Although 50% or more of sporadic pregnancy losses in first trimester are the result of chromosomal abnormalities, these probably account for less than 5% of recurrent early pregnancy losses. There is also usually a difference in the type of chromosomal abnormalities found under these situations. In sporadic losses, the most common causes are ‘nondisjunction events’ in the final cell division that is supposed to equally divide the chromosomal pairs and create eggs or sperm (gametes) that contain only half (23 chromosomes = 22 different ‘autosomes plus 1 ‘sex chromosome’) the normal chromosomal complement (46 chromosomes = 22 pairs of different ‘autosomes’ plus 2 ‘sex chromosomes’, one from each parent).
In nondisjunction events, a pair of chromosomes (autosomes or sex chromosomes) may stick together, resulting in one gamete (egg or sperm) with one too many (24) and one with too few (22) chromosomes. Doing the simple math, if either such gamete combines with a normal gamete containing 23 chromosomes from the other parent, the resulting embryo will have either 45 (a monosomy) or 47 (a trisomy) chromosomes. These events can occur with any of the autosomes or sex chromosomes and most result in lethal combinations of genetic material and pregnancies that are lost early in gestation. However, there are situations in which the pregnancy might survive, the best known being Down syndrome (extra number 21 chromosome), Turner’s syndrome (single X chromosome), other sex chromosomal abnormalities such as 47XXY or 47XYY, and trisomies 18 or 13. In reality, even most of these combinations are lost in first trimester, many are lost in mid or late pregnancy, and almost all trisomy 18 or 13 babies are lost shortly after birth if they manage to survive to delivery.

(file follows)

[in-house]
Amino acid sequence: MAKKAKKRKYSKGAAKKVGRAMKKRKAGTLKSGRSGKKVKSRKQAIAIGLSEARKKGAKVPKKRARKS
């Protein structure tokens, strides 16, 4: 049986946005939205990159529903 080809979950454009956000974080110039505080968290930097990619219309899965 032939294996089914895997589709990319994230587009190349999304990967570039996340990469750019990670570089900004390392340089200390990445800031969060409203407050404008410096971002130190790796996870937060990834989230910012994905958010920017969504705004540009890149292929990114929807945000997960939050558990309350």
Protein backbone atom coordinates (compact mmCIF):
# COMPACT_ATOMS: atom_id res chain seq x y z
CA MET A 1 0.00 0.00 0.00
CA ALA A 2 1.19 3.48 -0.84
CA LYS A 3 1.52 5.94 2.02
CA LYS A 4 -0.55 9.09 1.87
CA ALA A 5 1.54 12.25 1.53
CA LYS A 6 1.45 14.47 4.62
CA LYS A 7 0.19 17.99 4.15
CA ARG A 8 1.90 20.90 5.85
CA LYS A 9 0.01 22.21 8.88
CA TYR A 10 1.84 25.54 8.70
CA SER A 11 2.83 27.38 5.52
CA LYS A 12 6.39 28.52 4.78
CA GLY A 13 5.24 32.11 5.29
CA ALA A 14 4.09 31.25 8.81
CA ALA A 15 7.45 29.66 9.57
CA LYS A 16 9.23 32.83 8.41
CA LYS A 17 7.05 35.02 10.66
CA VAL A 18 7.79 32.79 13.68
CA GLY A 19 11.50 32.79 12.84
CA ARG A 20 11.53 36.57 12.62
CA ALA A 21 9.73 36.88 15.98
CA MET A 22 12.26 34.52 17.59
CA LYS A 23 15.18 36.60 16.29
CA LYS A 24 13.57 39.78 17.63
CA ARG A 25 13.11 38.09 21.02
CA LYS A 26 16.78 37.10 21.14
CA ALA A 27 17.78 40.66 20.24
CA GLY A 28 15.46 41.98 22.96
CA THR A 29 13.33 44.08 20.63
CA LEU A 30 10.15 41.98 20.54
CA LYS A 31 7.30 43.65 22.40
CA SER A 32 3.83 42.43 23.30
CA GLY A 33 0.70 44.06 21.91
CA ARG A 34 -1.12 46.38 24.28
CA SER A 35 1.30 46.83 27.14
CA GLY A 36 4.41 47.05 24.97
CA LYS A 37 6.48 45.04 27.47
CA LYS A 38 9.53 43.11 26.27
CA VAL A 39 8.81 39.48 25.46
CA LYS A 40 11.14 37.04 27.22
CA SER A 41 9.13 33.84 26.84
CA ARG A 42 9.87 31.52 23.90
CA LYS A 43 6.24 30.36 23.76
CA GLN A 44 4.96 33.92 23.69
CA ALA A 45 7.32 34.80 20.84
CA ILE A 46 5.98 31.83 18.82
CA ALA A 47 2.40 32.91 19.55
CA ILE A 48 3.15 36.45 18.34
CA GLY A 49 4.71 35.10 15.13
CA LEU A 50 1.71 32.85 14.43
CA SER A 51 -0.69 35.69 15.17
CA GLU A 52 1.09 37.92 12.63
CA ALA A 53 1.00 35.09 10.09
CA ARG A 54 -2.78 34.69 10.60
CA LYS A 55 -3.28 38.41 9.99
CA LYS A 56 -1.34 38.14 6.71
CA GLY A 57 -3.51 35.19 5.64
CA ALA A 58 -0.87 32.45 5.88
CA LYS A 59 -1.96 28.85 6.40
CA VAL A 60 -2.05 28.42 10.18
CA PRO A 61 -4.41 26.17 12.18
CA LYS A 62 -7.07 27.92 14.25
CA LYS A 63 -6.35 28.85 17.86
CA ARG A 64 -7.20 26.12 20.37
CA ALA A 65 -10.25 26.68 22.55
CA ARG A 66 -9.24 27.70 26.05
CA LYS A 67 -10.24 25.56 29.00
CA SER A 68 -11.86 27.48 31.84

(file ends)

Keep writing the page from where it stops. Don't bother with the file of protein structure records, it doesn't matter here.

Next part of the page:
Chromosomal abnormalities that lead to recurrent pregnancy losses, on the other hand, are usually not monosomies or trisomies resulting from nondisjunction. Instead, they result from gametes that have either too much or too little chromosomal material as a consequence of a parent having a chromosomal ‘rearrangement.’ Under these circumstances a parent has the correct total amount of genetic material, but may have two whole chromosomes (either the same or different chromosomes) stuck together, may have a portion of one chromosome exchanged with a portion of another chromosome (balanced translocations), or have rearrangements of a portion of one chromosome within the chromosome in which that genetic material was originally located (usually these are ‘inversions’). The problem with parents who have ‘chromosomal rearrangements’ is that they have a harder time producing gametes with the correct amount of genetic material. Fortunately, most parents with balanced translocations or inversions will eventually ‘get it right’ but it may be only after many pregnancy losses. Even then, because of ‘crossing over’ events that occur during chromosomal replication, they could end up with a baby that has the ‘right number’ of chromosomes but a very small amount missing (microdeletions) or extra that can still lead to serious problems. Parents who have whole chromosomes stuck together on the other hand cannot produce normal gametes.
Diagnostic testing for parental chromosomal rearrangements is fairly simple, but expensive. It is often one of the first diagnostic tests offered to a couple with recurrent early pregnancy loss, although the yield is low because these account for such a small percentage of the problems. Ideally, both parents should be tested, but if resources are limited, it is often best to start with the mother’s chromosome studies (karyotype) since for reasons beyond the scope of this discussion, if a parental chromosomal rearrangement is the culprit, she is the more likely contributor to the problem under many circumstances. If the products of conception from an early loss have chromosome studies performed and reveal that a parental chromosome rearrangement is likely, parental karyotype testing really should be advanced in the diagnostic studies. Although nothing can be done to correct the problem, genetic counseling is warranted so that parents can be appraised of their risks and their options for a successful pregnancy.